Oh, and, I do hope one of the conservative Christian Republicans here (there I go again with the tautologies) demands I support that ‘over 2/3’ statement. So wonderful when their filthy lies get held up to the light of truth.

  • John Shore, I love you! Thanks for being logical, courageous and wise. –kd

  • “Why does the Christian faith INSIST that NO ONE is able to love us like God does and that we will forever be unsatisfied until we come to accept HE loves us MORE than any human?”

    Step in my shoes and it will seem pretty simple actually. From my experience, I’ve been horribly unsatisfied with any kind of relational love I’ve found – be it parental, romantic, friend, or sibling. They’ve all been fantastic at times but then horribly dysfunctional and disappointing at other times. Even at their best, I’ve always found myself lacking, craving more – as if I’ve only received a taste of something much more desirable. For me, to believe that any sort of human love experience is ‘IT,’ is horribly depressing. On the contrary, as one of the Christian faith, I take heart that there’s far more to love than what I’ve encountered in my immediate existence. When I do rest in the hope that His love for me if complete and one day I will be absolutely fulfilled in His presence, I find a great amount of joy.

  • which is why I agree with so many aspects of Reformed Theology

  • DR

    Did you actually read his comment?

  • Ned

    Thank you for the reply, Diana. I am cautious about using the word ‘cult’ because the word means something different to everybody. However, I am pretty confident that Bible thumping at a non responsive audience reinforces a sense of remote ‘otherness’ in the thumper and, yes, that sense of isolation in a bubble of grace is useful to cult leaders.

  • selene

    In my journey out of my cult of fundamentalism, I’ve come to believe more and more that when Jesus said I am the way, truth, and life, he was talking about his love, not his name. In that vein, I think that people like Ghandhi, Mother Theresa, Nelson Mandela, and so many other people who claimed various different religions but all had one thing in common–their love for humanity–are closer to Jesus than many Christians.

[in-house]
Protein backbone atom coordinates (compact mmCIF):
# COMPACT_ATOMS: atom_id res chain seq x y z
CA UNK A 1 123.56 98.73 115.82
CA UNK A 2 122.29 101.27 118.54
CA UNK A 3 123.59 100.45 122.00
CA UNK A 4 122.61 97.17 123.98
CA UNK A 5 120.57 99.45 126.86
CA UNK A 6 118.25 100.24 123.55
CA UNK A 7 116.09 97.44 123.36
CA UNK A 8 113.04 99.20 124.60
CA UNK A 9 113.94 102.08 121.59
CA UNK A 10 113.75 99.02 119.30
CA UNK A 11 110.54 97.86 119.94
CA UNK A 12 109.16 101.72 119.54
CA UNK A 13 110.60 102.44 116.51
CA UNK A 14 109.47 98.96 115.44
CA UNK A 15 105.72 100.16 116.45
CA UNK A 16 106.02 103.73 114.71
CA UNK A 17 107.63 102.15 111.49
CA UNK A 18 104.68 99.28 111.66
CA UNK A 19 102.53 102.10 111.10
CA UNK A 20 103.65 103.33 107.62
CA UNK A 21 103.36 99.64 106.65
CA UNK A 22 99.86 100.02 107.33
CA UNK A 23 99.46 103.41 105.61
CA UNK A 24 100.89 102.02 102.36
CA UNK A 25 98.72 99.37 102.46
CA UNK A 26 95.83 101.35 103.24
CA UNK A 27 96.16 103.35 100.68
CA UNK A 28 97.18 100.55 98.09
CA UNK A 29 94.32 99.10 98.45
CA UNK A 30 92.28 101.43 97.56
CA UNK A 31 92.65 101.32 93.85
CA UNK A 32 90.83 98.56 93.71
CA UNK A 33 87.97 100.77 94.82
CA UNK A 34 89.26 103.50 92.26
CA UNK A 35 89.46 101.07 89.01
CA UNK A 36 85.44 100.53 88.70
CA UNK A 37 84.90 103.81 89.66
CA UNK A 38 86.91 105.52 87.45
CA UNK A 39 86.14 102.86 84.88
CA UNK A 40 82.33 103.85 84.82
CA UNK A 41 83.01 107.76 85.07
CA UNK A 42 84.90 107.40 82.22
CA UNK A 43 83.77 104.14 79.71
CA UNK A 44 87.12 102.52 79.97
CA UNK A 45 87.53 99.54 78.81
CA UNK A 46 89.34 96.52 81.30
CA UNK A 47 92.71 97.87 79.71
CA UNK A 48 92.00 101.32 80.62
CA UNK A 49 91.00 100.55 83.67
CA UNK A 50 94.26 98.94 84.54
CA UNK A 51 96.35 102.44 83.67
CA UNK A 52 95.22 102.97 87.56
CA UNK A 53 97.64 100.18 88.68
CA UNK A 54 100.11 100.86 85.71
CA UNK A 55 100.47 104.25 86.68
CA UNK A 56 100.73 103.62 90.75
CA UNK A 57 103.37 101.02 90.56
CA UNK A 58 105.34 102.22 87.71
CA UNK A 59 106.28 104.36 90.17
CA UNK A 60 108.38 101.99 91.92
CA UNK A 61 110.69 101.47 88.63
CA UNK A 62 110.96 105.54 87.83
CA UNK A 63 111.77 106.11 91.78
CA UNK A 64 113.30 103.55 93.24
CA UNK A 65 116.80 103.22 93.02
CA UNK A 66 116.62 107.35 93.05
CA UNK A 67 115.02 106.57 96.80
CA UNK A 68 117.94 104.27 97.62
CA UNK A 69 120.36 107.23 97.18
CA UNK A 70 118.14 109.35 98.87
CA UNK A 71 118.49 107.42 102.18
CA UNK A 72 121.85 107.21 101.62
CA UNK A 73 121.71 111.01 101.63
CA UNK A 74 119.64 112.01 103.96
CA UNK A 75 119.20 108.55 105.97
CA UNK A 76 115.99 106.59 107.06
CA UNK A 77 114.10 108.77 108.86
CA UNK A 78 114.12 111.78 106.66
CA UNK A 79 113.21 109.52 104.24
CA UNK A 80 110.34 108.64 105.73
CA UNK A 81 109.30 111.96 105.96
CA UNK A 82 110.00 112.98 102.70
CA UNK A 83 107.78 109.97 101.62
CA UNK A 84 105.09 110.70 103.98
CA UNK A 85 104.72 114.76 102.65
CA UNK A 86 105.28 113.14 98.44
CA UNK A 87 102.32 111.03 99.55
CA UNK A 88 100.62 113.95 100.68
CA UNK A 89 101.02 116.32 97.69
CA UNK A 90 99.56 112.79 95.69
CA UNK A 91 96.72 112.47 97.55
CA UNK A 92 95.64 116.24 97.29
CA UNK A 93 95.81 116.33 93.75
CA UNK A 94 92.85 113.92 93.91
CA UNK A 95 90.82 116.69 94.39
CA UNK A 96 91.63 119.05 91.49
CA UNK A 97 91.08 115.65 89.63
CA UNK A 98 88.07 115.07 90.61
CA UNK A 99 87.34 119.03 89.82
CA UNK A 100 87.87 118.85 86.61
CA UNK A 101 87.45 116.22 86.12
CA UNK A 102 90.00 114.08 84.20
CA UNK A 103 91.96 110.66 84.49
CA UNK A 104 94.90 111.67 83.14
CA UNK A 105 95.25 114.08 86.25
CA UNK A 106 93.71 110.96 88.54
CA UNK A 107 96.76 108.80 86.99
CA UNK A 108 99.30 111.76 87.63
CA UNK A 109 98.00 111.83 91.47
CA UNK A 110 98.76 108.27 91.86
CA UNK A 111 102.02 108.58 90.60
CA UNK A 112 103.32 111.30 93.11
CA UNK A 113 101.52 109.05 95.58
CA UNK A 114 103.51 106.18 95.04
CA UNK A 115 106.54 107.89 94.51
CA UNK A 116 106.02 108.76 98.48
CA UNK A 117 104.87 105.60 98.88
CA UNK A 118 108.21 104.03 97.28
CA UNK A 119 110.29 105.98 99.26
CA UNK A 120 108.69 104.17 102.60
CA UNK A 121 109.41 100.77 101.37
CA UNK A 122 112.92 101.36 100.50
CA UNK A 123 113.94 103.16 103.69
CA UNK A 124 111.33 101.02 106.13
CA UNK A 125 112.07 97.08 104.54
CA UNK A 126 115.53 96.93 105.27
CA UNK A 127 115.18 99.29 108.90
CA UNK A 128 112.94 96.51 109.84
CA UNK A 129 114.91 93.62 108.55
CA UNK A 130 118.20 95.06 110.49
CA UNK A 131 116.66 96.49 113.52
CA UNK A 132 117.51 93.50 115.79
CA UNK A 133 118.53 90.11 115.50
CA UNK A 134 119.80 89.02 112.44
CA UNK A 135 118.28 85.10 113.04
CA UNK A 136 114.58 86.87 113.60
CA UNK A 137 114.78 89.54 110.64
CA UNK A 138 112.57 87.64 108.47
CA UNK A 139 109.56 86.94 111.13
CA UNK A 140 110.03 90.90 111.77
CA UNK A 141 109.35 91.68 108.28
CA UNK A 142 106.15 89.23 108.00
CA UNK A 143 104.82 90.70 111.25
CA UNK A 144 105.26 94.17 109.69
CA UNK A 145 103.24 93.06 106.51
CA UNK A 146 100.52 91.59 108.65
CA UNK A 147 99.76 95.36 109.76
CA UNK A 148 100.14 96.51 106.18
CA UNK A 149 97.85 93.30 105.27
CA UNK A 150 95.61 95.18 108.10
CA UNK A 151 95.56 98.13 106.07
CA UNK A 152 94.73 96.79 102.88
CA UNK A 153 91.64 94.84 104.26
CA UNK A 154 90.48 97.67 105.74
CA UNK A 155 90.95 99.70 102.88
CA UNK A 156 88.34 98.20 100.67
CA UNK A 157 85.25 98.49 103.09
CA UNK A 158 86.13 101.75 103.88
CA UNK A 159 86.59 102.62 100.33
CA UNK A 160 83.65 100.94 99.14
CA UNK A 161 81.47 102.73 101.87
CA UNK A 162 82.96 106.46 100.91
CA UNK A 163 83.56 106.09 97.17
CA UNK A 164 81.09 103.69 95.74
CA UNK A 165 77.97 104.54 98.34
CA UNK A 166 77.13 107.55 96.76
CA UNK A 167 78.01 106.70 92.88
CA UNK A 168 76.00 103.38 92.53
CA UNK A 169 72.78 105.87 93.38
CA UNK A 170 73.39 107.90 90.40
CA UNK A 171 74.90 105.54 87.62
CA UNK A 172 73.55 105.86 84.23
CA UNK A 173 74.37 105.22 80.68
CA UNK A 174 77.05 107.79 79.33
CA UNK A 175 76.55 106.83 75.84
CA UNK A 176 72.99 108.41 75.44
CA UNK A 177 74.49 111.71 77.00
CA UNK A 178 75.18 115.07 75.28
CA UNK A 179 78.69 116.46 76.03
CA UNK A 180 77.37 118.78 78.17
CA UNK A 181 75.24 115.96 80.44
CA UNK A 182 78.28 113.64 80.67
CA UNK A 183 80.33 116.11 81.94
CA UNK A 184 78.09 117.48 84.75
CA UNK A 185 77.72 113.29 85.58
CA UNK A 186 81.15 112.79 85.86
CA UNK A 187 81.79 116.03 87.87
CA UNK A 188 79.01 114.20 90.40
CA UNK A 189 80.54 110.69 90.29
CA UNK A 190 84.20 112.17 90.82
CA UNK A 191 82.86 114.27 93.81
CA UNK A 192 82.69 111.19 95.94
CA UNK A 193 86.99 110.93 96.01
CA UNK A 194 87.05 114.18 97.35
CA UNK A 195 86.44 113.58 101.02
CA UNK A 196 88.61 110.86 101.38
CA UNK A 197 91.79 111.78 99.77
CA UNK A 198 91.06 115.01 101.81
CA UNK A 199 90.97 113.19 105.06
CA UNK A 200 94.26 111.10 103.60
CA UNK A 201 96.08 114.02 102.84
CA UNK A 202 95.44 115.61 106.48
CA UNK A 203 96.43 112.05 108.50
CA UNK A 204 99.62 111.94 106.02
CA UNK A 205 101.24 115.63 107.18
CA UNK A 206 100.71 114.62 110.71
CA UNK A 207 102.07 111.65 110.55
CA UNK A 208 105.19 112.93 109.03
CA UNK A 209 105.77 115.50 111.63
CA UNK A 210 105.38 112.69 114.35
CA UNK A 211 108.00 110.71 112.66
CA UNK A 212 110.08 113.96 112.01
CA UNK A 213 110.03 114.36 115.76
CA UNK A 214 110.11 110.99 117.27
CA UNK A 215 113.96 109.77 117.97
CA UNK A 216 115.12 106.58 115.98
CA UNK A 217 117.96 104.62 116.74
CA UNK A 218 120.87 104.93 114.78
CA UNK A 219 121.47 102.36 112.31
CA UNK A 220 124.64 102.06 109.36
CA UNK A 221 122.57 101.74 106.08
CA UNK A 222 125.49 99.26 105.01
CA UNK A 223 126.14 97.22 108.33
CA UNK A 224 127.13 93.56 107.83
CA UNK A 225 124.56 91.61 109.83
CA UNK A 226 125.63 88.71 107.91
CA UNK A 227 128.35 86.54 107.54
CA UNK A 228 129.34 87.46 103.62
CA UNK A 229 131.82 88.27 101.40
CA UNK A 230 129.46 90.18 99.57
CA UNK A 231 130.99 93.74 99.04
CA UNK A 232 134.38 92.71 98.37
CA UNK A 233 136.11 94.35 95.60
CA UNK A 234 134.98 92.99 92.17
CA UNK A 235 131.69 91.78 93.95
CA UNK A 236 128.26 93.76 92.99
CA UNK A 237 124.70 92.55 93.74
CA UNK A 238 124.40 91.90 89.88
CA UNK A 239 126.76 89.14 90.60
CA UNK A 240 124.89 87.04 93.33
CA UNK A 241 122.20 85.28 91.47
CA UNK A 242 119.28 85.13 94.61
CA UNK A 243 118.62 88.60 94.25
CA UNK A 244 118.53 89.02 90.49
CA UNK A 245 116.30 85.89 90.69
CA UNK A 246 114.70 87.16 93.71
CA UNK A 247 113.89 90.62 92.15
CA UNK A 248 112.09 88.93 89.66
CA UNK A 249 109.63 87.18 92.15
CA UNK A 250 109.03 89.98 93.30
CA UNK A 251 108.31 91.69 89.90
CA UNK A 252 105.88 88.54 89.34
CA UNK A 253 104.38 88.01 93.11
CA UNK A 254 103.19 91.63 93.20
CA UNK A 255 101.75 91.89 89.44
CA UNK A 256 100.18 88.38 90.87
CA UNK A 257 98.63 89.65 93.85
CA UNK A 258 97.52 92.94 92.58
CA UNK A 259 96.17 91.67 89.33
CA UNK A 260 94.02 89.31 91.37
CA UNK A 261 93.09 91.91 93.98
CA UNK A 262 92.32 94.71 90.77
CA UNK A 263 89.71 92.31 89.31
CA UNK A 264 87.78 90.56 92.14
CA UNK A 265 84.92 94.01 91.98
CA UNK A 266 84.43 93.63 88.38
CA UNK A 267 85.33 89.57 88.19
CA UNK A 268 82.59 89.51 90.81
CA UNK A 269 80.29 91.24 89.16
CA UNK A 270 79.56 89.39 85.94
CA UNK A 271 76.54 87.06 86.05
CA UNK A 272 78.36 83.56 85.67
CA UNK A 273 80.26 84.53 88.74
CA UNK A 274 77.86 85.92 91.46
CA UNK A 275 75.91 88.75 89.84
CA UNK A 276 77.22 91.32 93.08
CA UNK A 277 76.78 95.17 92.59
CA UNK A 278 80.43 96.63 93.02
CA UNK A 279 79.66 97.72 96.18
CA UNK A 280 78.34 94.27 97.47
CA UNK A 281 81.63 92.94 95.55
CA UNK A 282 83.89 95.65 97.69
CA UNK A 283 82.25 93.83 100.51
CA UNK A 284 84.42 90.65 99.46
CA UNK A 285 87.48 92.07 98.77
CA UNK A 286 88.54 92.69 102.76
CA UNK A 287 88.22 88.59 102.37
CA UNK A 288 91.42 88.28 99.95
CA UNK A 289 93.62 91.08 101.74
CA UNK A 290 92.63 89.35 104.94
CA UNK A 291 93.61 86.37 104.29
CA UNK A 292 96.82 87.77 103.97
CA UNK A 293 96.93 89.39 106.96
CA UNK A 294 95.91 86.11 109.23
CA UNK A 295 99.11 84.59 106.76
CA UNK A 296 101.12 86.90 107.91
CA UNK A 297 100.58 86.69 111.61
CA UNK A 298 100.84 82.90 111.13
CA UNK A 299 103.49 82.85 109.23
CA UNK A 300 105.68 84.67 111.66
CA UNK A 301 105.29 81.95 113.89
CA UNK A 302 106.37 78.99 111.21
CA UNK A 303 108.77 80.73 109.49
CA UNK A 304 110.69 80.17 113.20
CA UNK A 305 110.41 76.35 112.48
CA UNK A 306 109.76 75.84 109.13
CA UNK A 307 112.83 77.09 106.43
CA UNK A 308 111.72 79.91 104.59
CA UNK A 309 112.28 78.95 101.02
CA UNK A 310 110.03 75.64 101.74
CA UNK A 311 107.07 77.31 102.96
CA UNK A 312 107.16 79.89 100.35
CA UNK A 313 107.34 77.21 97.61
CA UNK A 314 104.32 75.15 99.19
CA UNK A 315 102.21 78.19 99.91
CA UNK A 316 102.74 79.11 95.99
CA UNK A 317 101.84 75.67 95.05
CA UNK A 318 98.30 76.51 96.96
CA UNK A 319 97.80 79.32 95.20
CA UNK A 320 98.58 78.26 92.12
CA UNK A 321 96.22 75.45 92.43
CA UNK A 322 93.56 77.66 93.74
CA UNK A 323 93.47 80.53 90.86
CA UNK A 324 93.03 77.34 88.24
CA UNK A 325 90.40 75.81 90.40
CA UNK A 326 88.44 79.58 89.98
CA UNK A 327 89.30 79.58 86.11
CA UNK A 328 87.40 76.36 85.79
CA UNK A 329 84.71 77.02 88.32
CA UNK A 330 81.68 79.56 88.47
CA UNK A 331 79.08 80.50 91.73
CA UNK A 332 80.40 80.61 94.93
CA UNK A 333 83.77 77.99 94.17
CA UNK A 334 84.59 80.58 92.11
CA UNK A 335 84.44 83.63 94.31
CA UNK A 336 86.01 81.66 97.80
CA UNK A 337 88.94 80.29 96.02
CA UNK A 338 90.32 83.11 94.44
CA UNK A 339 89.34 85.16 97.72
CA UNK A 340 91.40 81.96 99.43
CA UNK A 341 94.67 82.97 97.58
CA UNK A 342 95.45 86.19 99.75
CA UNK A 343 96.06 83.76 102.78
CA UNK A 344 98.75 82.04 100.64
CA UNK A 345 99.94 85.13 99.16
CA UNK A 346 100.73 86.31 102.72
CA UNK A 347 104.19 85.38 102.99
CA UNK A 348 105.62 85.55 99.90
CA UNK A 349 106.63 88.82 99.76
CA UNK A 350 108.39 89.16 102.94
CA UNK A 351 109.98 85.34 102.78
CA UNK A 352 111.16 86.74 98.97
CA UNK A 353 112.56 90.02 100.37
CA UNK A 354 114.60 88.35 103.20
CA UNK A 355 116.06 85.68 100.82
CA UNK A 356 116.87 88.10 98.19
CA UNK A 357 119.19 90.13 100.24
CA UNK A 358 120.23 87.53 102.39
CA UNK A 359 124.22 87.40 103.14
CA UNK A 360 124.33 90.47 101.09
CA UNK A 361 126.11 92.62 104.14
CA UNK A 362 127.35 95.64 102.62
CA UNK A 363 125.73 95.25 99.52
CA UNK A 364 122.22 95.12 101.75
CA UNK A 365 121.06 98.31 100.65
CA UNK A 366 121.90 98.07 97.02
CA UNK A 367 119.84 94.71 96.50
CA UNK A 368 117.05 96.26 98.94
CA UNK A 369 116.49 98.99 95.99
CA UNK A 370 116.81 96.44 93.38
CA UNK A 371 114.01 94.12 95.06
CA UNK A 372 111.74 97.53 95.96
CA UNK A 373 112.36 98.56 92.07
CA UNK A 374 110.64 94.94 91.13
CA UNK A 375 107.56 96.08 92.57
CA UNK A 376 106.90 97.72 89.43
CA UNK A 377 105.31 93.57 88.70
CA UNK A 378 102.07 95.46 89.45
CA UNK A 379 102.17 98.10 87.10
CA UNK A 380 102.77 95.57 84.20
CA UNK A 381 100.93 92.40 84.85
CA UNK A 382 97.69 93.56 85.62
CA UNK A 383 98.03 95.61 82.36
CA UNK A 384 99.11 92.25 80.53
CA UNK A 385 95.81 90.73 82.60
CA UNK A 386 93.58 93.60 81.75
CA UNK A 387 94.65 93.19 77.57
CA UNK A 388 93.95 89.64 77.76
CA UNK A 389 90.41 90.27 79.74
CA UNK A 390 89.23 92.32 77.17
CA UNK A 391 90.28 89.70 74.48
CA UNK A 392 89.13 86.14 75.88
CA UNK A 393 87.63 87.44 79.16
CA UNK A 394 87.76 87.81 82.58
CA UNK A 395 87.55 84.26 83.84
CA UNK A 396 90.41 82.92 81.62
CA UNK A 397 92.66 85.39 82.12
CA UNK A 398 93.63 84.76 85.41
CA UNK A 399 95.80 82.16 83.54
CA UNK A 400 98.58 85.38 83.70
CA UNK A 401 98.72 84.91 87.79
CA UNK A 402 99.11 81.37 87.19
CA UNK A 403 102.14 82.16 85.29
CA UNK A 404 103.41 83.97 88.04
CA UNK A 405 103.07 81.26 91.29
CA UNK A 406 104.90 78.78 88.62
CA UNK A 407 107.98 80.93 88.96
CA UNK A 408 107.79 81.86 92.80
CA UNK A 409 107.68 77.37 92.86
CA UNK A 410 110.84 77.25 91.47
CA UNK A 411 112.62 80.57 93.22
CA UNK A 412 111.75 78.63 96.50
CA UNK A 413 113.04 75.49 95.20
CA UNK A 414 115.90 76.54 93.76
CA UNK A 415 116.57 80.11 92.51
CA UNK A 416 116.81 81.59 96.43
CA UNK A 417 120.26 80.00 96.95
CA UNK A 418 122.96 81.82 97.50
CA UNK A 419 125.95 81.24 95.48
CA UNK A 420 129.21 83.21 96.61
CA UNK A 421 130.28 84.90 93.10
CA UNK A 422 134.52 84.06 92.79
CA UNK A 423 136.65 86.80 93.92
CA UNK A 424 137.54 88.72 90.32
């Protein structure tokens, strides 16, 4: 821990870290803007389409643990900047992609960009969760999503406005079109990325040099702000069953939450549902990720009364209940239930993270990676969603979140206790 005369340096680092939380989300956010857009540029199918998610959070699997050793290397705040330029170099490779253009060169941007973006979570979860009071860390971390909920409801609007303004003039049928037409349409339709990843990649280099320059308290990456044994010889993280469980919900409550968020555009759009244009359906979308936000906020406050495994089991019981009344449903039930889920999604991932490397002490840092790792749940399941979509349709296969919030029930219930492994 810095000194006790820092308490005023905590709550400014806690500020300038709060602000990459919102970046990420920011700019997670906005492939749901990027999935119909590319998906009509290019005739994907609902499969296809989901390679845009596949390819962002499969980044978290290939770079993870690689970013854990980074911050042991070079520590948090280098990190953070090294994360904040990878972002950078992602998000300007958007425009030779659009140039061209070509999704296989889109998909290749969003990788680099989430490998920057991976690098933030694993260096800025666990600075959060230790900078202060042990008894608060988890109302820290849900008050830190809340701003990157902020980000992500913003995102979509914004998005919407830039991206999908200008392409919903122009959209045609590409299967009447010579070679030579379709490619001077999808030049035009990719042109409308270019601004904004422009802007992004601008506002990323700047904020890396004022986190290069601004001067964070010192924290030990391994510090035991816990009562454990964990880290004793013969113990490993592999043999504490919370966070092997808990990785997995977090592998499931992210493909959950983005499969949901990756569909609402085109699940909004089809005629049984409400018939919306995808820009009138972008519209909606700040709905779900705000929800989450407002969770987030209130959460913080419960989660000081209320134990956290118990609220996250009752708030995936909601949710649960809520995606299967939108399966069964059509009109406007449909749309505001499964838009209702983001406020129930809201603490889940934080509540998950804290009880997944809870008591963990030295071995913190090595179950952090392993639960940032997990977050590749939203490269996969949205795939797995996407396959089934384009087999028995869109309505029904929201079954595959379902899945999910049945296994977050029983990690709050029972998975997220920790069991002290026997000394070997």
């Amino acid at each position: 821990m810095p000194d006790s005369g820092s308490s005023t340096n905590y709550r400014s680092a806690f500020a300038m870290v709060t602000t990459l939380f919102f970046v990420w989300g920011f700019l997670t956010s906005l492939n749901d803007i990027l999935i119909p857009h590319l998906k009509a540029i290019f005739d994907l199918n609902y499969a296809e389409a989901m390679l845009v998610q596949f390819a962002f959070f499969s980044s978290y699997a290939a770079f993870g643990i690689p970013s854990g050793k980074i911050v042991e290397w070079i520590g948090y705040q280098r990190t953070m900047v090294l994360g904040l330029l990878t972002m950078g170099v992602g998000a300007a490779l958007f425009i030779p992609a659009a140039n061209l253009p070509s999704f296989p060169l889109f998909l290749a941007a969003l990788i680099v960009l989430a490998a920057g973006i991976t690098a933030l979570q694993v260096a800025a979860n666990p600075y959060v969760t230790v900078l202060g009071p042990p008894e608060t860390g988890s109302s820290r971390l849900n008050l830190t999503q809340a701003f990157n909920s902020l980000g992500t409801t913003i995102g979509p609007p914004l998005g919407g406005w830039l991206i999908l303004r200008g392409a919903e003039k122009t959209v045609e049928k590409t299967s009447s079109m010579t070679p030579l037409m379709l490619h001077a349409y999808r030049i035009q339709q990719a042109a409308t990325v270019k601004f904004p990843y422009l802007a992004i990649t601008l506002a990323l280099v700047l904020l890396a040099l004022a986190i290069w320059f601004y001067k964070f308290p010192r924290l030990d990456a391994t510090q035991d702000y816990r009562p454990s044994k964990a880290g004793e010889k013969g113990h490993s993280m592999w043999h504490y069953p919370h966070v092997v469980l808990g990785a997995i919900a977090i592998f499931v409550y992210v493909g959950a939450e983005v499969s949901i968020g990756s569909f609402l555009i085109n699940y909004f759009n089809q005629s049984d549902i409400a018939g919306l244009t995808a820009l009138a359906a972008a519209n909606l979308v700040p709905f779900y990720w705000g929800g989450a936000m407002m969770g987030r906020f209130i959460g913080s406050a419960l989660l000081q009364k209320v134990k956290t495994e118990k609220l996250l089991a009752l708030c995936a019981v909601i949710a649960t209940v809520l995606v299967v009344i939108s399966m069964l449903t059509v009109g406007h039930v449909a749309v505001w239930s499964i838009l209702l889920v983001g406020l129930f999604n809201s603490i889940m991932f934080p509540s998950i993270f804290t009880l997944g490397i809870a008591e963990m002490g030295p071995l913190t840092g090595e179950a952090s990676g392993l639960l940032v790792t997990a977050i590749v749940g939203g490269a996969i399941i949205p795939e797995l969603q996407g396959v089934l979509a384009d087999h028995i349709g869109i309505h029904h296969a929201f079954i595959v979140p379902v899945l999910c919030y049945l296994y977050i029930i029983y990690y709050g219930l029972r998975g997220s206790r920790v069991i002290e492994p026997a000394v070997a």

All religions that I’ve looked into so far have the same seed at heart. Some call it the golden rule or the compassionate life or whatever, but it can basically be boiled down to love. That’s the enduring truth, in my opinion, of God that will never die out.

    For God to say, either you choose this, or you choose hell–that’s not love. There is NO CHOICE in that. If someone offers you something but threatens you with death or torture if you don’t accept it, it’s not a choice. If someone offers you two things, but tells you you can’t choose the one, you don’t have a choice. Having fake options on the table doesn’t make them legitimate, it only mildly covers the abusive coercion.

    God is LOVE. As such, I don’t think LOVE could behave in the unforgiving, judgmental, petty, angry, abusive way that many people paint God. We create our own hell here on earth, and LOVE promises to rescue us from that. And I agree with Rob Bell that the greatest hell would be to be in heaven and not able to enjoy it, but God always has the invitation open to our accepting love and joining in the fellowship of love. Like the brother in the prodigal son story who was so angry that the son was getting a feast–he was there, invited to participate. He chose to wallow in self-pity, hatred, and anger. The father didn’t punish him, but he didn’t force him either. However, his hell was not an eternal you-missed-your-chance-so-now-you’re-fucked hell. It was a temporary hell that he had the power to end anytime he chose.